Choosing the right bike rack

Shock announcement:

Many cyclists also own cars!

You heard it here first. Many cyclists enjoy using said cars for heading off to far flung places to ride their bikes.

Transporting them involves some kind of bike rack. Whether that’s a trailer or an attachable rack that fits on the top or rear of your car.

The biggest problem with shopping around for a bike rack is knowing which one is suitable for both your bike and your car.

Here is me having solved that issue recently:

Man stood next to car with a bike rack on the back near a cottage

(We named the car Thunder on account of the roar when trying to get uphill but failing miserably)

As this is a big purchase, here’s what you need to search deep within your soul and ask yourself:

  1. Does my car have a tow bar?
  2. Does my car have a roof rack?

Yes, I have one of those tow bar thingies

Great! You are in the same position I was in. Two brands that came recommended are Thule and Saris.

I ended up with a Thule Xpress 2-Bike which I got shipped from Amazon next day with Prime as I’m forever leaving decisions until the last minute.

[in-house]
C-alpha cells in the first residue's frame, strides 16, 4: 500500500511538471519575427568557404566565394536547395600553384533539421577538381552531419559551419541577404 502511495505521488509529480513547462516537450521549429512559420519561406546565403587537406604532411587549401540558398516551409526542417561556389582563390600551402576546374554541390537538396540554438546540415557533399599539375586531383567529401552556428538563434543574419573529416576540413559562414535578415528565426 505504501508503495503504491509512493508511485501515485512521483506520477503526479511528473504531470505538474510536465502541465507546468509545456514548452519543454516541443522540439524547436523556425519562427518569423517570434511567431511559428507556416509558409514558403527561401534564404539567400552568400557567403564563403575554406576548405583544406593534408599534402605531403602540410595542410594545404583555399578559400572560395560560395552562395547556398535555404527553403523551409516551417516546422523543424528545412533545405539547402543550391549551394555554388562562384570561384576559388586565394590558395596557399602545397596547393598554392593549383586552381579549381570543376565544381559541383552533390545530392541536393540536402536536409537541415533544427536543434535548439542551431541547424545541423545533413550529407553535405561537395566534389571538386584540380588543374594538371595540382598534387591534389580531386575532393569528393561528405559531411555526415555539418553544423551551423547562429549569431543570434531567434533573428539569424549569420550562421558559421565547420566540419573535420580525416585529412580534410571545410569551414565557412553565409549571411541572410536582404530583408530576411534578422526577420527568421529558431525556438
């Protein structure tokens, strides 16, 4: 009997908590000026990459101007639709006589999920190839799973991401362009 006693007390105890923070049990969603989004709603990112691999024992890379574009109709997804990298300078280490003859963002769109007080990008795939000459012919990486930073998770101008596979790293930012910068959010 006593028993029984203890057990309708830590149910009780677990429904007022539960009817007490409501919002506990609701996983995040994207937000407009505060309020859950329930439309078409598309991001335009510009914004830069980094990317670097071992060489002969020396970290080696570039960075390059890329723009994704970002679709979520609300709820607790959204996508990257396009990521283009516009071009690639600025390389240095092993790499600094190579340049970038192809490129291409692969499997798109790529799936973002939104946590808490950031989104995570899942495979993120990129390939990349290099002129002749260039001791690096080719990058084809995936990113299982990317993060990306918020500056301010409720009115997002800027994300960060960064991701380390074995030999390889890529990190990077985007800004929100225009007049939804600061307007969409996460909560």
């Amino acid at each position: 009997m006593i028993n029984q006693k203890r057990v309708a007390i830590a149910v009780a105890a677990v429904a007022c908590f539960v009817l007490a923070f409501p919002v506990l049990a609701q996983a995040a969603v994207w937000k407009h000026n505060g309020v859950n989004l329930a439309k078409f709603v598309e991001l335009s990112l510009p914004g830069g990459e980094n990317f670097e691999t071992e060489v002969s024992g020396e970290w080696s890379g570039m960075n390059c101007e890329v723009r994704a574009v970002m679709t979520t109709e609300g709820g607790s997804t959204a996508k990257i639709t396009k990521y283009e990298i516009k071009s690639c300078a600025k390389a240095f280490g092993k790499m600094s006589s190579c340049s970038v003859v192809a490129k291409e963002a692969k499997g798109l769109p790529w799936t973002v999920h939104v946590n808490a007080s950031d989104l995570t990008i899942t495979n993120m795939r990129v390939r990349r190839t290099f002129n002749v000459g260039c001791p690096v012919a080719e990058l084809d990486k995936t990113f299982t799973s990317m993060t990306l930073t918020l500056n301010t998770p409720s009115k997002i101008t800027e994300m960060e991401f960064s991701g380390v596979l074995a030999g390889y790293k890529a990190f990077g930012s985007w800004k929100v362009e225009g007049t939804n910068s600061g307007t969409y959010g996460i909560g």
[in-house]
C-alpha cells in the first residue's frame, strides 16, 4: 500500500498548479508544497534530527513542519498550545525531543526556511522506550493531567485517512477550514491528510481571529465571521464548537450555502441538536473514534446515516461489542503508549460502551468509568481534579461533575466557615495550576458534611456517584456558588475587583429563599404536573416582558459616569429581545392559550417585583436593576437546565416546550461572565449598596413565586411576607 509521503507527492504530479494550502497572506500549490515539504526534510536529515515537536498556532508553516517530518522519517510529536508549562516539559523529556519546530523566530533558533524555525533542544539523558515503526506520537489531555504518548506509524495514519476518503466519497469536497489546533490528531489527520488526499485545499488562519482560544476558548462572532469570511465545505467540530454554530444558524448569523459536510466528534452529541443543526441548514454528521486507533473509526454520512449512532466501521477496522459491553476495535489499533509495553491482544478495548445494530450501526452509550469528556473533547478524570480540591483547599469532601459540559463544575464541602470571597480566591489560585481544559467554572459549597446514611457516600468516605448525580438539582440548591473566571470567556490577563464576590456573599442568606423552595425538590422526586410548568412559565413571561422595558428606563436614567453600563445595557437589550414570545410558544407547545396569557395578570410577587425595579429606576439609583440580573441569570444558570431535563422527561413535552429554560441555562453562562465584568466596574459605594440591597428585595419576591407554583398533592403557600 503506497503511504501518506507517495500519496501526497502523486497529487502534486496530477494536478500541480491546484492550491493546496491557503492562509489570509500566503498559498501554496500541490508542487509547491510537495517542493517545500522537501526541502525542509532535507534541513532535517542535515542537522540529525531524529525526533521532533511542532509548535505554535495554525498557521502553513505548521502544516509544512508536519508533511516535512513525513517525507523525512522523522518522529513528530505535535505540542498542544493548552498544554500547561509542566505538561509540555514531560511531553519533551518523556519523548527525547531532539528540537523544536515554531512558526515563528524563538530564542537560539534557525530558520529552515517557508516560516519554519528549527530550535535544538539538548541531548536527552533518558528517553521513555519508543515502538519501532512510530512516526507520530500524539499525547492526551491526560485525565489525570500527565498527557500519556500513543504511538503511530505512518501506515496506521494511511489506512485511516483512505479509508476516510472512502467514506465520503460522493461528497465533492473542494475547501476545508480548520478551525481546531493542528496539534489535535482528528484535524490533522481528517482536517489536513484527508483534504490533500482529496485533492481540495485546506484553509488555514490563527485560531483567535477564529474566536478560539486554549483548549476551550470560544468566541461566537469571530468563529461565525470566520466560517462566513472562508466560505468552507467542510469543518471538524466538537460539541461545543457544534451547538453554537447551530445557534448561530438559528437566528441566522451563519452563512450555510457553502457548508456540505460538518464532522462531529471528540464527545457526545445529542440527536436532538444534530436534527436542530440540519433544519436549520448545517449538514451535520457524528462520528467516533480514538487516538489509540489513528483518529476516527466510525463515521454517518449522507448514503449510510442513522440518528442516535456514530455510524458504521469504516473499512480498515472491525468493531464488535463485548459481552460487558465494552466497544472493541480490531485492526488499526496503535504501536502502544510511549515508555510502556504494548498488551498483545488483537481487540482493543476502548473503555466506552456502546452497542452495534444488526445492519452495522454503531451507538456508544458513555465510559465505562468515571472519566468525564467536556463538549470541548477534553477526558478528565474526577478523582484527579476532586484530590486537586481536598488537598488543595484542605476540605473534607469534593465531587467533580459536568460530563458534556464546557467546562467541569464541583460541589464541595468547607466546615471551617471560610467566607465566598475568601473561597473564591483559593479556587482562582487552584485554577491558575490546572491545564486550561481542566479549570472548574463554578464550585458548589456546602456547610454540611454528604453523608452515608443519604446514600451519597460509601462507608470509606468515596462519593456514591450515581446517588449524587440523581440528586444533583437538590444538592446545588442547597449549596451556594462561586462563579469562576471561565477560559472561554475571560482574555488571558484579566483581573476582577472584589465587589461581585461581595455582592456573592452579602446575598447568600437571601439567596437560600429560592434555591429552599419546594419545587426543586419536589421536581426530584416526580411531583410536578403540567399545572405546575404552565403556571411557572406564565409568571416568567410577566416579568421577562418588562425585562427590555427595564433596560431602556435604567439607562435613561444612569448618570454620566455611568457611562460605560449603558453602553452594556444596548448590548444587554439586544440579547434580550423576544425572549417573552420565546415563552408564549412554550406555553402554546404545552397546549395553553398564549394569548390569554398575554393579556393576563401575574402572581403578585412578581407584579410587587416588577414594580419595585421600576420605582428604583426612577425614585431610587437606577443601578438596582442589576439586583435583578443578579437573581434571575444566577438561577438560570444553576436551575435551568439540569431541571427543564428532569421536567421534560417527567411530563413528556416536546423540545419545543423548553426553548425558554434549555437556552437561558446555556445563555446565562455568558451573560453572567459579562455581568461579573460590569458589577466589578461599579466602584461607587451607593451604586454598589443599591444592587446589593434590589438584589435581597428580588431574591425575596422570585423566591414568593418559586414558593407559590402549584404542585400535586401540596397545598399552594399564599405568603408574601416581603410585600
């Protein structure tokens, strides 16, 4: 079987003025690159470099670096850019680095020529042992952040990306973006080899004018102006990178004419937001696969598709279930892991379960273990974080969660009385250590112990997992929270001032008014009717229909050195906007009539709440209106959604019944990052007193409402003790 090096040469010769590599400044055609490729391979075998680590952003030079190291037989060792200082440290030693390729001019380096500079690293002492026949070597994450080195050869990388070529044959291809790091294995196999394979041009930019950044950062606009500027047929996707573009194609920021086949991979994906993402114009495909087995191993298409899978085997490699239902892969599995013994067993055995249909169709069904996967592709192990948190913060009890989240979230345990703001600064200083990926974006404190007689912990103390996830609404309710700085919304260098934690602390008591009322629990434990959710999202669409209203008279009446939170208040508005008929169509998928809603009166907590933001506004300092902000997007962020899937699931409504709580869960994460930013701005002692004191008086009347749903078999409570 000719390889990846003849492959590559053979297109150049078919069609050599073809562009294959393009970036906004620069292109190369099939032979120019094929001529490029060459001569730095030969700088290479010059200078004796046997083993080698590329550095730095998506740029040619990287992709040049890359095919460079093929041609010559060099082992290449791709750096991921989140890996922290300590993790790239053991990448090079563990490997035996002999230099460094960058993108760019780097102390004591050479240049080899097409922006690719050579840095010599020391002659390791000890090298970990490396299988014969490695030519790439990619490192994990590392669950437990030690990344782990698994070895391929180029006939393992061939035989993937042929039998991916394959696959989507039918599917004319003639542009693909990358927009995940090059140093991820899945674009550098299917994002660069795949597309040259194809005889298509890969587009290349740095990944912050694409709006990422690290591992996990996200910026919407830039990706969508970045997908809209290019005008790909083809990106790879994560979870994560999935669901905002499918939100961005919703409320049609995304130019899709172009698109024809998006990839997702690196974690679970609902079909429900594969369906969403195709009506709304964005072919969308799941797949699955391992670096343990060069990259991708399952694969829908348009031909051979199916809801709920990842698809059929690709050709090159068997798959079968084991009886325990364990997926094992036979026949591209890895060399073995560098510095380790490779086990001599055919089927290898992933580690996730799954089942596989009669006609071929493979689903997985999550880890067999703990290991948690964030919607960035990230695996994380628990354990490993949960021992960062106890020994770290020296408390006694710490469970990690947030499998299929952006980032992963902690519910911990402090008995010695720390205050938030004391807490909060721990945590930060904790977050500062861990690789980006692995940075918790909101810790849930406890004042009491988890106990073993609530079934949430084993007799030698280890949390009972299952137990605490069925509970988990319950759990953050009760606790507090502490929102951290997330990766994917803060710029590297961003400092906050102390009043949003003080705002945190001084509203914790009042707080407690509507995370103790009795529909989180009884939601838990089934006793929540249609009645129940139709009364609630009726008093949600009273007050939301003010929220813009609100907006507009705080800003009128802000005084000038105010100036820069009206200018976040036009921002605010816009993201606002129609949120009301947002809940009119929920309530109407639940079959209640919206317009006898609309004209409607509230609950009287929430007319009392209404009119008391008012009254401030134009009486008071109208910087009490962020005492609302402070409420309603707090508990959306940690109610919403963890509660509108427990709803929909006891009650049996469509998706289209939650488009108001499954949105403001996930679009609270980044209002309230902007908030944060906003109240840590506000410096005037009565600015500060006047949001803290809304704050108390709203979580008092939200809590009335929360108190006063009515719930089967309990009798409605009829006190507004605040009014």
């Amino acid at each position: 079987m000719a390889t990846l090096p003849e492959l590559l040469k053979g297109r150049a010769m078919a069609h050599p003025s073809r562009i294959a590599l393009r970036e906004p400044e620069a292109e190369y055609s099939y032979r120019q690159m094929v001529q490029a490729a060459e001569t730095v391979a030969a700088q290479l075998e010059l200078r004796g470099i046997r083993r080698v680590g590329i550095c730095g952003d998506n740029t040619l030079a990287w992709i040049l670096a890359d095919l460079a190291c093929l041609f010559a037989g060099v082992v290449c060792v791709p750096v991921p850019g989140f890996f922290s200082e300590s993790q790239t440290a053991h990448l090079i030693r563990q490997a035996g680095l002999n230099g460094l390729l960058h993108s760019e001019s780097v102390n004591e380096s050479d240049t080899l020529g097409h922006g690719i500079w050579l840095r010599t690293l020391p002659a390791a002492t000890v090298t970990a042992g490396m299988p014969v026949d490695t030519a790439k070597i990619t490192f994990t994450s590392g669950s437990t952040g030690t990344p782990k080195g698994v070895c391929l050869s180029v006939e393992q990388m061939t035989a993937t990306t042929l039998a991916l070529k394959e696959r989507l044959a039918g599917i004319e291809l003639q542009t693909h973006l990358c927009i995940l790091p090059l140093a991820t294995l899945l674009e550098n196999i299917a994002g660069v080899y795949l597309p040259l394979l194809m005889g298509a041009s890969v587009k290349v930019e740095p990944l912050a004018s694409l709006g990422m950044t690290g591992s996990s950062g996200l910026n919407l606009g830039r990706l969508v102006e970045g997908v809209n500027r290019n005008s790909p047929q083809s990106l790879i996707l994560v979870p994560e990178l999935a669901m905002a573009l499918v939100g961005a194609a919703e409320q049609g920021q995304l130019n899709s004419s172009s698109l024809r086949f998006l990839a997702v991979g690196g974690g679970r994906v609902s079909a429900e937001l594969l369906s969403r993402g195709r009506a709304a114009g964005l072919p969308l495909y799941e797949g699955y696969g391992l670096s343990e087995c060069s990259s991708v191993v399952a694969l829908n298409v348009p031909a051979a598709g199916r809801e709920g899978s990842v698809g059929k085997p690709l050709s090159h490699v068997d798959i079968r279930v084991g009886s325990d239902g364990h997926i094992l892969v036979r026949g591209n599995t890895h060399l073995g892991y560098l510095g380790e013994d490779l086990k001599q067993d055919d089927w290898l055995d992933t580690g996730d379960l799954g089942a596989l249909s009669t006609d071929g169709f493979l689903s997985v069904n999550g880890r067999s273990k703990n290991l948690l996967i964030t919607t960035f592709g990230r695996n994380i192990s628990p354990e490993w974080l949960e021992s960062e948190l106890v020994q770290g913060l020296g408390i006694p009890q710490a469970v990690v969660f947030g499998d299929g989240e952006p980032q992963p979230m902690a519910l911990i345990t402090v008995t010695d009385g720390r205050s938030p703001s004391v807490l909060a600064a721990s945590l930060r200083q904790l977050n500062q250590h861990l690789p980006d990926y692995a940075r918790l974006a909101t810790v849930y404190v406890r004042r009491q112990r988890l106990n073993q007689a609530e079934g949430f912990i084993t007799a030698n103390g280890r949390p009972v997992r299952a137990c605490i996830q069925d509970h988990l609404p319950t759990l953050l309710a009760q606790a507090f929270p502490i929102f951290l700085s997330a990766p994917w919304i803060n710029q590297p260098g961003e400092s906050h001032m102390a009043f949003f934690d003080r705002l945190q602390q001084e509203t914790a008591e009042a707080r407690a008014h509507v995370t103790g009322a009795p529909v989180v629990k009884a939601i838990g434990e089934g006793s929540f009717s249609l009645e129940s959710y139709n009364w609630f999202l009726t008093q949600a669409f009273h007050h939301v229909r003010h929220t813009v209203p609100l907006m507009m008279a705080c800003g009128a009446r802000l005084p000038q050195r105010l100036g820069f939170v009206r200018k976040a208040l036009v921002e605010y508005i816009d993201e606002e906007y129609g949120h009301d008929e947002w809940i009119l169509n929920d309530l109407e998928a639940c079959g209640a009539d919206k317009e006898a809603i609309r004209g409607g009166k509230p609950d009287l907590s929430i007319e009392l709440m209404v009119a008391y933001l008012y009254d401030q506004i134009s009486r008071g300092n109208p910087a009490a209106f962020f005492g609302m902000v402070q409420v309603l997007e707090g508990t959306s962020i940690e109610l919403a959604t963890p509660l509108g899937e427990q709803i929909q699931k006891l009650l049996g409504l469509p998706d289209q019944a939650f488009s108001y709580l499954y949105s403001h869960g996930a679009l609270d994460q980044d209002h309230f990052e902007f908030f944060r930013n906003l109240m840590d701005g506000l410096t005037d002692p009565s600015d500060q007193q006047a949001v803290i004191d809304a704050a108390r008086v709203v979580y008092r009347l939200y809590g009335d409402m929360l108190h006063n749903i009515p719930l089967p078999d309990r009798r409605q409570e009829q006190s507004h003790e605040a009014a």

The Thule Xpress-2 Bike Rack is cheap (around £60), has next to zero assembly (I’m allergic to instruction manuals), can be secured with a padlock and folds down fairly small.

When it arrived, I fumbled a little with securing it on the tow bar. Initially, I assumed perhaps there are different size tow bars and mine wasn’t compatible, but that wasn’t the case, it just required a fair bit of pressure to clamp down securely. Most tow bars are a standard 50mm (around 2 inches).

A little padlock goes through a small hole which means a thief would have to break that to get the bikes (as long as they too are secured to the rack with a lock). It’s not perfect security, but it’s better than nothing.

The Thule Xpress also comes in a 3 bike rack option. Be conscious with the maximum weight recommended with your tow bar.